Some of my favorite thrillers really do have a psychological bent -- they're just effective enough that the talent doesn't need to keep dropping the P-word in the extras -- but a lot of that's owed to a compelling cast, richly-drawn characters, and sharp direction. The Stepfather is a swing-and-a-miss on all three of those counts. Dylan Walsh doesn't exude any real sense of menace, not really selling the kind of deranged longing for a '50s-style nuclear family that Terry O'Quinn had in the original. Penn Badgley is too flat to make for much of a lead, and...well, it's pretty clear why Amber Heard is on the bill, spending something like 85% of her scenes either in a skimpy bikini or in her panties. Sela Ward's the only one of 'em with any real presence, and she's criminally underutilized. The Stepfather never manages to hammer out anything in the same voting district as tension or suspense. The setups are all standard issue, leaning on stock scares like a cat leaping into the frame, the audible-gasp! reflection in the mirror, and the sudden hand-on-the-shoulder bit. Hell, The Stepfather ends with the bad guy tumbling off the roof, only...he doesn't. This is a movie whose climax kicks off with a frantic search for a cell phone charger. Who cares? All of the subtext and dark satire from the original have been chucked out the driver's side window too. Plodding, artless, twentysomething minutes longer than it ought to be, and aggressively unoriginal, this is an overeager seventeen-year-old's first draft of a thriller. It's not the worst movie I've ever seen, and it didn't make me cringe and cower the way Prom Night did a couple years back, but that's about the closest thing to praise I can muster. Skip It.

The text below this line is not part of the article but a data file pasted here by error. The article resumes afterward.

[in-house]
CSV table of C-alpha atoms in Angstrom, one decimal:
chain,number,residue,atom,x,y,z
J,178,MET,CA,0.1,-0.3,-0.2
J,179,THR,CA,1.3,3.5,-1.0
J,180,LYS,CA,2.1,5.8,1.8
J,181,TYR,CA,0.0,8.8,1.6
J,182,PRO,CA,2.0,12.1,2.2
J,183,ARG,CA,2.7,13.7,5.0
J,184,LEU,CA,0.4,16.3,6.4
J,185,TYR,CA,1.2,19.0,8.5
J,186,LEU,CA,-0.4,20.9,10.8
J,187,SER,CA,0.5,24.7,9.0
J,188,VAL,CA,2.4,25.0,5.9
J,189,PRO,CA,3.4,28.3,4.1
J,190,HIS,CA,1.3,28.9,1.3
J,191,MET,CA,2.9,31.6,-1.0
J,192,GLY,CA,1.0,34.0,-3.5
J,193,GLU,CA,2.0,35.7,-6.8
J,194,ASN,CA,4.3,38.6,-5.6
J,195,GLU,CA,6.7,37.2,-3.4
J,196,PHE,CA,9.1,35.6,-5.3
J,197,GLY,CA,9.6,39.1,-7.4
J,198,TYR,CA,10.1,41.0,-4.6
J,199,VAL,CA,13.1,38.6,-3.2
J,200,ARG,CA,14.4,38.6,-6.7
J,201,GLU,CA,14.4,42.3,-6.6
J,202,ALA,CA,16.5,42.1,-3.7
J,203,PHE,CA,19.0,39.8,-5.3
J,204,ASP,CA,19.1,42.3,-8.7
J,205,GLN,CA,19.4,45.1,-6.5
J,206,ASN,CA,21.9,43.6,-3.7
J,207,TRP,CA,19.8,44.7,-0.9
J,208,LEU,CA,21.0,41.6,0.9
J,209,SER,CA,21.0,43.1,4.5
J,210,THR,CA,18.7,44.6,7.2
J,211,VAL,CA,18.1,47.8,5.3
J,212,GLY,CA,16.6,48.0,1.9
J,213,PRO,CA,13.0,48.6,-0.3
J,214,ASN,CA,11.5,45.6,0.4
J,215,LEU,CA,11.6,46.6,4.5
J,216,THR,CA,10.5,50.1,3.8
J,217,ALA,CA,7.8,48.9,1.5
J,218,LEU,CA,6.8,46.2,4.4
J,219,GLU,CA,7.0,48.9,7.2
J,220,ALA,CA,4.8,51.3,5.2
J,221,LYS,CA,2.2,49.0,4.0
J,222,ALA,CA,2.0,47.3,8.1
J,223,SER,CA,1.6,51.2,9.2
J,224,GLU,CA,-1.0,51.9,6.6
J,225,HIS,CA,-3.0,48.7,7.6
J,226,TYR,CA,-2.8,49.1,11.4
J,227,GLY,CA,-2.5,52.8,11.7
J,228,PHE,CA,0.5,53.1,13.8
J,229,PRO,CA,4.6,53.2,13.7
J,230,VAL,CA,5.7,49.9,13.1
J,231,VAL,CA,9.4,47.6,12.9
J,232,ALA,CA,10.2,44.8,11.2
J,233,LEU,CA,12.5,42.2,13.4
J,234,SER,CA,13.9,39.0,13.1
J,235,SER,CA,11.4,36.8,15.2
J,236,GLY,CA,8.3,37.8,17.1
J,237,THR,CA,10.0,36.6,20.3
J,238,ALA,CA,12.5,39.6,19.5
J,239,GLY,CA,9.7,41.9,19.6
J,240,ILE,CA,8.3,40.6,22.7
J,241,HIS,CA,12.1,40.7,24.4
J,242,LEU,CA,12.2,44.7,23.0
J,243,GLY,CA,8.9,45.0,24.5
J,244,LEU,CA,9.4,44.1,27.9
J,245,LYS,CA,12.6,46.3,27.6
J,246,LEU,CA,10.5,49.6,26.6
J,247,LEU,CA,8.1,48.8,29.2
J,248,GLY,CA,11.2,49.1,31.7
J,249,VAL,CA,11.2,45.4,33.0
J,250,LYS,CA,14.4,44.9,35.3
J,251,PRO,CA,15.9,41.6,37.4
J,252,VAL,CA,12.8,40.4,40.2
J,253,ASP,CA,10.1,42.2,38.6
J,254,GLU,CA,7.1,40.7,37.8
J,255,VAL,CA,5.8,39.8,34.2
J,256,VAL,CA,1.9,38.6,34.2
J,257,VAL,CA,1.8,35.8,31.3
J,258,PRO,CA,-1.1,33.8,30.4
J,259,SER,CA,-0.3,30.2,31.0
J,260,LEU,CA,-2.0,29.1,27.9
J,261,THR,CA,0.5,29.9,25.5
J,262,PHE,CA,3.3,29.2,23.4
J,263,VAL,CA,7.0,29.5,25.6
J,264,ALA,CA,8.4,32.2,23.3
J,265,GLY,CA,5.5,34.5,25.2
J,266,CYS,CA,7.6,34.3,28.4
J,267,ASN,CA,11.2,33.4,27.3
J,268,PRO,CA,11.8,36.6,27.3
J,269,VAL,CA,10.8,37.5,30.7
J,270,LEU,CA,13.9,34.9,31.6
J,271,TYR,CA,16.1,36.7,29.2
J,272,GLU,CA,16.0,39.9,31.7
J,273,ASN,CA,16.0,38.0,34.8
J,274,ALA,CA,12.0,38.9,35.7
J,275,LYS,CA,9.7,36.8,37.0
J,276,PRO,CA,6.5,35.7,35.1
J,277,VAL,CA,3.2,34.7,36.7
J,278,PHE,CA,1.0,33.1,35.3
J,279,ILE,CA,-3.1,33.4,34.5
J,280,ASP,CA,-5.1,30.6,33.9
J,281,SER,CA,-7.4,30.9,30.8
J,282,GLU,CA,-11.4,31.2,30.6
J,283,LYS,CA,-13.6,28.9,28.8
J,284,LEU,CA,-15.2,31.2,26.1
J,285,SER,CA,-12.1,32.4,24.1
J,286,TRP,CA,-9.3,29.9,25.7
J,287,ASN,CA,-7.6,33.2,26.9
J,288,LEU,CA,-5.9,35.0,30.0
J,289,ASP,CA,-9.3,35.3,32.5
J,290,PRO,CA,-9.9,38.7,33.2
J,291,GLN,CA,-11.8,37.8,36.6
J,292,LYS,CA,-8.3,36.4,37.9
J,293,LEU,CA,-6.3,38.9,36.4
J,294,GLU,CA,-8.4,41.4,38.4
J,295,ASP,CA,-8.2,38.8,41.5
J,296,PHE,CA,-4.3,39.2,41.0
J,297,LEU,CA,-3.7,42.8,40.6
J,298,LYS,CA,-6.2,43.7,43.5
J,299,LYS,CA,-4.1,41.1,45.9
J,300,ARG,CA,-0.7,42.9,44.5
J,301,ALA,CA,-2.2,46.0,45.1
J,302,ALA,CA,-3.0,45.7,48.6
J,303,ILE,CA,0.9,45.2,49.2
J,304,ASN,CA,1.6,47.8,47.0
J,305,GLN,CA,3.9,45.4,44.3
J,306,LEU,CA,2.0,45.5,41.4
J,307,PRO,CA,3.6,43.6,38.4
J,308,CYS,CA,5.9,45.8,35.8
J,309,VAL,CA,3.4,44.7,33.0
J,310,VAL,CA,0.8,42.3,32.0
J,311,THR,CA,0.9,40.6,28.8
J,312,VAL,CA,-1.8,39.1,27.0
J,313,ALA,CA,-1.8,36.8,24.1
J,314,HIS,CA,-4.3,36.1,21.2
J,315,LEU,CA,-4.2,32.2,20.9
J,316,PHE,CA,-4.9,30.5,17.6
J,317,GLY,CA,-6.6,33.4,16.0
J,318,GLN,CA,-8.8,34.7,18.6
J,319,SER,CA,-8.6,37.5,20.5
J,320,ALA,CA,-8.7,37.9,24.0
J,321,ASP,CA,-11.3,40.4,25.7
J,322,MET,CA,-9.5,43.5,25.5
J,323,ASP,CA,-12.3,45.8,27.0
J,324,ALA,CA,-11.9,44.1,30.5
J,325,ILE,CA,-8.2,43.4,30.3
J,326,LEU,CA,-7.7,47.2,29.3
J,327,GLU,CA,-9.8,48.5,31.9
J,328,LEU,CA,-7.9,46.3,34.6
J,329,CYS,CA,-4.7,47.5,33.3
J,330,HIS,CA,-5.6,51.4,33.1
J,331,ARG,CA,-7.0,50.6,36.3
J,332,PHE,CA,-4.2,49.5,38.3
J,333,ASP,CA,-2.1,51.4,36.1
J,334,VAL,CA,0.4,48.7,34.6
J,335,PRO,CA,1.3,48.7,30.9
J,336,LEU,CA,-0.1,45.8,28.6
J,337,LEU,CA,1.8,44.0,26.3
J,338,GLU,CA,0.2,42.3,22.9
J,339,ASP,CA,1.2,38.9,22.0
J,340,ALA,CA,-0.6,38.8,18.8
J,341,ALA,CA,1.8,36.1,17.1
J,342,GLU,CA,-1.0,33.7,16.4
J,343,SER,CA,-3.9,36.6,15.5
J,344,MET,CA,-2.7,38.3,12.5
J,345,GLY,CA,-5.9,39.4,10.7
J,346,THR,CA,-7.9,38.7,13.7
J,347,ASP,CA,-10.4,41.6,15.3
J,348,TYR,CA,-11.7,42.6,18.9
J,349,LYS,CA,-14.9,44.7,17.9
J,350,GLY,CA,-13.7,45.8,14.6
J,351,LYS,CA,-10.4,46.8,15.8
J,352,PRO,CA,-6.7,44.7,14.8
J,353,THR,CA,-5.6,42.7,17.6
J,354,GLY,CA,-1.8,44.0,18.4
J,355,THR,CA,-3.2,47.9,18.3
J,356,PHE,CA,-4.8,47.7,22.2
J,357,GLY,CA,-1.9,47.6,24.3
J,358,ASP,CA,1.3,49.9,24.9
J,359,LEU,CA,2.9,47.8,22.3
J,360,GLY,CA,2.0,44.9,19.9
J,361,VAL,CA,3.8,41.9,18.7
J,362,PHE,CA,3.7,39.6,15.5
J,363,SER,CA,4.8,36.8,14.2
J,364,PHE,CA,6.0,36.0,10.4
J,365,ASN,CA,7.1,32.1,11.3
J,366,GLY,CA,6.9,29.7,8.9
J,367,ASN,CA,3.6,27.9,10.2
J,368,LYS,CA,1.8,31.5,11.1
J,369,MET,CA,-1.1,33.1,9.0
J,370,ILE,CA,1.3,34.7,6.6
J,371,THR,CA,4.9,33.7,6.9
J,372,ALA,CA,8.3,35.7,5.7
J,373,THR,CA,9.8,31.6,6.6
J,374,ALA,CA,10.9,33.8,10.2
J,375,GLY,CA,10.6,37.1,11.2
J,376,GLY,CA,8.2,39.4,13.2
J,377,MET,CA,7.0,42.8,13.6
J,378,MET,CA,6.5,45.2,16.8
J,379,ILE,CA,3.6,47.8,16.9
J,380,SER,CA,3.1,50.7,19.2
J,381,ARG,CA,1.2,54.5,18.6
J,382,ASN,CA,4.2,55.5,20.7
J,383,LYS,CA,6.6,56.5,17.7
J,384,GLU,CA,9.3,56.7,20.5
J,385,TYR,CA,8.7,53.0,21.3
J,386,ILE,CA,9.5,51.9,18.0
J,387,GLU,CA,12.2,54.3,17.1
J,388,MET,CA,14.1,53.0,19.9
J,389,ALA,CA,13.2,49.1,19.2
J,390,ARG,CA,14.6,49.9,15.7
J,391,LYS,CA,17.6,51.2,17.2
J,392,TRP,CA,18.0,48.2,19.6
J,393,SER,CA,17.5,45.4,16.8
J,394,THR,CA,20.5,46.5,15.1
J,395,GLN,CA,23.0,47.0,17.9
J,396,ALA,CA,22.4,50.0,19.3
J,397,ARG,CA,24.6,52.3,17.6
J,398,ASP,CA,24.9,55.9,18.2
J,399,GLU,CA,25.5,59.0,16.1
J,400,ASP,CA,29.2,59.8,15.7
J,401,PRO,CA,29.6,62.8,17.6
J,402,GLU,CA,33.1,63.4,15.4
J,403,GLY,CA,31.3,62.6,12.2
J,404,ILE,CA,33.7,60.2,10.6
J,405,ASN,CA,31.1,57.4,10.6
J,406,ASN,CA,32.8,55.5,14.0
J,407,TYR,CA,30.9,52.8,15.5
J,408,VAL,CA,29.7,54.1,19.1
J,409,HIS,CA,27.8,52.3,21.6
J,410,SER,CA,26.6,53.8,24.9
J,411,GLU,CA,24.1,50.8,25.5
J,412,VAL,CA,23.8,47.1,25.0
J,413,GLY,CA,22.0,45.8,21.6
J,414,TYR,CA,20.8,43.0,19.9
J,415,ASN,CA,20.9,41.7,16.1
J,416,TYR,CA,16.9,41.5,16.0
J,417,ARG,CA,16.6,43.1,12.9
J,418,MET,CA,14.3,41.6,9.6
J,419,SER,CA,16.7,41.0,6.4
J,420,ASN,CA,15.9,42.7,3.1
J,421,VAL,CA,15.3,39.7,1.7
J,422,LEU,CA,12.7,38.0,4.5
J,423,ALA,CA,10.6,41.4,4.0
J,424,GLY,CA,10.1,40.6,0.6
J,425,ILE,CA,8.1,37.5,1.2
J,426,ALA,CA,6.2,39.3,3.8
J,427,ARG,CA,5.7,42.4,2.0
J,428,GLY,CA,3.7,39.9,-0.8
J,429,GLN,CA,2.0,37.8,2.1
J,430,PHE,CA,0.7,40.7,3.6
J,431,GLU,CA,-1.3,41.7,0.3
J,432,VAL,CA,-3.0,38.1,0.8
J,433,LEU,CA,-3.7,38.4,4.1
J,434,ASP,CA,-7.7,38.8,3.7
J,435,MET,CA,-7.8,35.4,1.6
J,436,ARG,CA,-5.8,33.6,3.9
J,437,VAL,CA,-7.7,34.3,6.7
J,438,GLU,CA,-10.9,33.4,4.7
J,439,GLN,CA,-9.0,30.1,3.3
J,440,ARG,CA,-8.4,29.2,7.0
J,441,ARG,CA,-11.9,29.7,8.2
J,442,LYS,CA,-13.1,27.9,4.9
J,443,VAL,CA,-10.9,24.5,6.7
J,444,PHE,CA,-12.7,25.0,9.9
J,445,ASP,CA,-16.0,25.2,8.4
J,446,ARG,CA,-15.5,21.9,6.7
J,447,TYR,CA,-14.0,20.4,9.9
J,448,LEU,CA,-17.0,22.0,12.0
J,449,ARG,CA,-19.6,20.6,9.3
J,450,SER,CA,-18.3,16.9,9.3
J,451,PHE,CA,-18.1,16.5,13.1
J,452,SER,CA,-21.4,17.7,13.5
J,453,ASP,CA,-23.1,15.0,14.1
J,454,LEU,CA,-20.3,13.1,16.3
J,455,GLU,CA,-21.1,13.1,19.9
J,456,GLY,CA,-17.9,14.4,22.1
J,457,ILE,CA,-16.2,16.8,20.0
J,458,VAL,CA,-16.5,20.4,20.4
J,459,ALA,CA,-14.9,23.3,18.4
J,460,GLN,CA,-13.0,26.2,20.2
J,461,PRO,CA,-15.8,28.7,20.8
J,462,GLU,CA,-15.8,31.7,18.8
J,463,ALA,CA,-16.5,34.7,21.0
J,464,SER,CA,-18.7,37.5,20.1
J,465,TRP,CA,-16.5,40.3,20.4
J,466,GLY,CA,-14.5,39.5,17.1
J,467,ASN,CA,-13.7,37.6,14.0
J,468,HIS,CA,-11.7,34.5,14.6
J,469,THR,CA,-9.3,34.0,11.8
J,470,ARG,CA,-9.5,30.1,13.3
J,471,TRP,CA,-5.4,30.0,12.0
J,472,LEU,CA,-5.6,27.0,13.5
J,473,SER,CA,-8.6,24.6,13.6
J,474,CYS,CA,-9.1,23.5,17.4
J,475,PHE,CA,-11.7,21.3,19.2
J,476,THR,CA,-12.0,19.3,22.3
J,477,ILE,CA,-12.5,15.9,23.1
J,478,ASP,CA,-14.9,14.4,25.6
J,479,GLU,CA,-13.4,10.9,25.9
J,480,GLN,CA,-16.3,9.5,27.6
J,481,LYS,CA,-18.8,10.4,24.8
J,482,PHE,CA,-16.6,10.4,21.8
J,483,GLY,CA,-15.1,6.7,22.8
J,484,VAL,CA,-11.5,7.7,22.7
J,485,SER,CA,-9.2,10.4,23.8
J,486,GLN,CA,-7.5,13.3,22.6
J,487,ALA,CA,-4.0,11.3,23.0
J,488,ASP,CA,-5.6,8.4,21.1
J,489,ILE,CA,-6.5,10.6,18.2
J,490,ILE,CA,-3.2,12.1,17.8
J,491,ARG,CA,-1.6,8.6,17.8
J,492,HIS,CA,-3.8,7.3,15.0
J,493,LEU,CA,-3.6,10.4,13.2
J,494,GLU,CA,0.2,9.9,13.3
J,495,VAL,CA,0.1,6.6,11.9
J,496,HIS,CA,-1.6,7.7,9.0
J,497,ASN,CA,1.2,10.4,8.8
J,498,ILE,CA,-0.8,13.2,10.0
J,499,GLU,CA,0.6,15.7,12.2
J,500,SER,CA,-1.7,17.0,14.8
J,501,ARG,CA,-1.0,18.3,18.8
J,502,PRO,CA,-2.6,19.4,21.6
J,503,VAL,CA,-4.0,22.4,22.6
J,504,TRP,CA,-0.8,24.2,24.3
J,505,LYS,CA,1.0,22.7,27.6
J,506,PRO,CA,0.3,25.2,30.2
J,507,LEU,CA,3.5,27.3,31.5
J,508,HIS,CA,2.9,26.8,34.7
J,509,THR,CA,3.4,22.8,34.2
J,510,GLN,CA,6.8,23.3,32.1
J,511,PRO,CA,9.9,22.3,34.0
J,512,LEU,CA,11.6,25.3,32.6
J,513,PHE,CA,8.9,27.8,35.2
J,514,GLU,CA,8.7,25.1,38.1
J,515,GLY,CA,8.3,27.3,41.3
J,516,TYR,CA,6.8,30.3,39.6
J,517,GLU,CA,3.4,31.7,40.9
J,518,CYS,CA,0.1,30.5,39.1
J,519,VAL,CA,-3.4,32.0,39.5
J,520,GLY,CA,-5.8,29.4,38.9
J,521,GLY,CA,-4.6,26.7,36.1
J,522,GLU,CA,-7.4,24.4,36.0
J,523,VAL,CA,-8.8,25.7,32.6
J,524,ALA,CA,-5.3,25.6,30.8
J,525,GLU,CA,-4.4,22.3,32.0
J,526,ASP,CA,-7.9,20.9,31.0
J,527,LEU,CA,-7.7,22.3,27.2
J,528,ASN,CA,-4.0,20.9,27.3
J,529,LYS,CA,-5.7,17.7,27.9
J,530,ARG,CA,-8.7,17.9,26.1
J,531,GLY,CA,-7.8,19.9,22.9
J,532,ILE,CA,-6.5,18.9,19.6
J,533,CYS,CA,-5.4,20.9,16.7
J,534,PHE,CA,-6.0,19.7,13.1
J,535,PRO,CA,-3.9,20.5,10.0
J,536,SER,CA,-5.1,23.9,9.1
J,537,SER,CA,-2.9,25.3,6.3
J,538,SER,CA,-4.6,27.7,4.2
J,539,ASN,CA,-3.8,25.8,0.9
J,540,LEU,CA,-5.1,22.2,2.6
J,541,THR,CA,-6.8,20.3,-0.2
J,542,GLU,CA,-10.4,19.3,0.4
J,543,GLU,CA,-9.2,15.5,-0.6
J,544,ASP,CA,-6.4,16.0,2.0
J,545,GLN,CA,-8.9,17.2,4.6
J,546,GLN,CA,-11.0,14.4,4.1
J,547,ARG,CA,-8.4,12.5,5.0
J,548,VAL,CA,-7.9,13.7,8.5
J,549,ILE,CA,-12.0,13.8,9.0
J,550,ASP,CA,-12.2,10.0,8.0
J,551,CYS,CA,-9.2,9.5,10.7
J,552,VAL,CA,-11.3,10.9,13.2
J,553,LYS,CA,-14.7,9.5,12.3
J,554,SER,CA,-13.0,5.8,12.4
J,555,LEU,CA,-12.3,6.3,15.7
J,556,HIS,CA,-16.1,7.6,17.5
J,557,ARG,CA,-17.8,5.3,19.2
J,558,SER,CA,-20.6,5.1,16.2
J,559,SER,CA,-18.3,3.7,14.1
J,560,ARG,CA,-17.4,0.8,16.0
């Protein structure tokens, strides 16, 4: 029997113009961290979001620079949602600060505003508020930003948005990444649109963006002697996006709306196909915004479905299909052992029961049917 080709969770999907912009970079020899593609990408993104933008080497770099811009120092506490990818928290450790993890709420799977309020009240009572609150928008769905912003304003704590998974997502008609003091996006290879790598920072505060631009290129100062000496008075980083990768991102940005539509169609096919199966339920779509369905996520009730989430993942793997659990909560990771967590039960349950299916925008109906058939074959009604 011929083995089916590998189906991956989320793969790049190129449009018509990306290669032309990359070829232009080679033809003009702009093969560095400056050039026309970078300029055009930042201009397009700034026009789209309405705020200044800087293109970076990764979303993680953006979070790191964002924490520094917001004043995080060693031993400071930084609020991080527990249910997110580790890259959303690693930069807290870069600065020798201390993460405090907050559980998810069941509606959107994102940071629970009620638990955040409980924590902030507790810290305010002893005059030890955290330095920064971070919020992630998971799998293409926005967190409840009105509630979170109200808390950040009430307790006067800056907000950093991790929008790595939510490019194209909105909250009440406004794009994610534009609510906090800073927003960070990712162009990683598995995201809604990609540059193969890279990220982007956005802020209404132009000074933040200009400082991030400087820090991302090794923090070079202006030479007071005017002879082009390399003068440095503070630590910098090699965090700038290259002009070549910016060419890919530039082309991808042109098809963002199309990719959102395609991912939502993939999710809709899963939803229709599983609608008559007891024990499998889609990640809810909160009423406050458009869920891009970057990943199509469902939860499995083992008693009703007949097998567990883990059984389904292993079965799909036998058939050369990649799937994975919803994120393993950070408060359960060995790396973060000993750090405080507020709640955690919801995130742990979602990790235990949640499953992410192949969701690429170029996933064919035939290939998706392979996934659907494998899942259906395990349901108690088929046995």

Well, at least it looks nice enough. There really aren't any gripes to rattle off about The Stepfather's presentation in high-def: black levels are generally deep and inky, contrast is rock solid, the palette is somewhat cold and understated but rendered well (especially those eye-popping blues), and fine detail is consistently impressive throughout. Film grain remains unintrusive but doesn't show any signs of being digitally smeared away either; it all looks slick and convincingly filmic. (I do kind of wonder if Sela Ward was digitally sweetened, though...her skin looks unnaturally smooth in a lot of shots, but that shouldn't be chalked up as a flaw with the presentation or anything.) The only hiccup that leapt out at me is some nasty posturization during a fade-out a little over a half-hour into the flick, but it lasts just a second or two, and I kinda doubt that's a dealbreaker for anyone slogging through this review. This is pretty much what you'd expect for a studio flick that finished making the rounds in theaters just a couple months back, and I mean that in a good way.

The Stepfather's AVC encode spills over into the second layer of this BD-50 disc, and the image is letterboxed to preserve its original aspect ratio of 2.39:1.

The six-channel DTS-HD Master Audio track is awfully timid for a thriller. There are a couple of megaton stings punctuating the jump scares, sure, but other than that...? Not much. The Stepfather never latches onto the multichannel setup to ratchet up the tension, instead reserving them for really light atmosphere: a buzzing light in the basement, chirping crickets, a ringing doorbell, and the pitter of raindrops on Kelly's car. Sometimes the surrounds will briefly kick in during the action, like a shower curtain being ripped off the rings, but it doesn't amount to much. Bass response is robust when called for -- the thud of an old biddy tumbling down the stairs and some cracks of thunder -- but all of that's pretty sparse too. There are a couple of moments when the film's dialogue seems to be dialed a touch too low in the mix, but a couple of might've-been-menacing lines in the climax sound really far off. Even the forgettably bland rock soundtrack limps around lifelessly. The Stepfather is perfectly listenable on Blu-ray, but I'll admit to being surprised by just how subdued the whole thing is.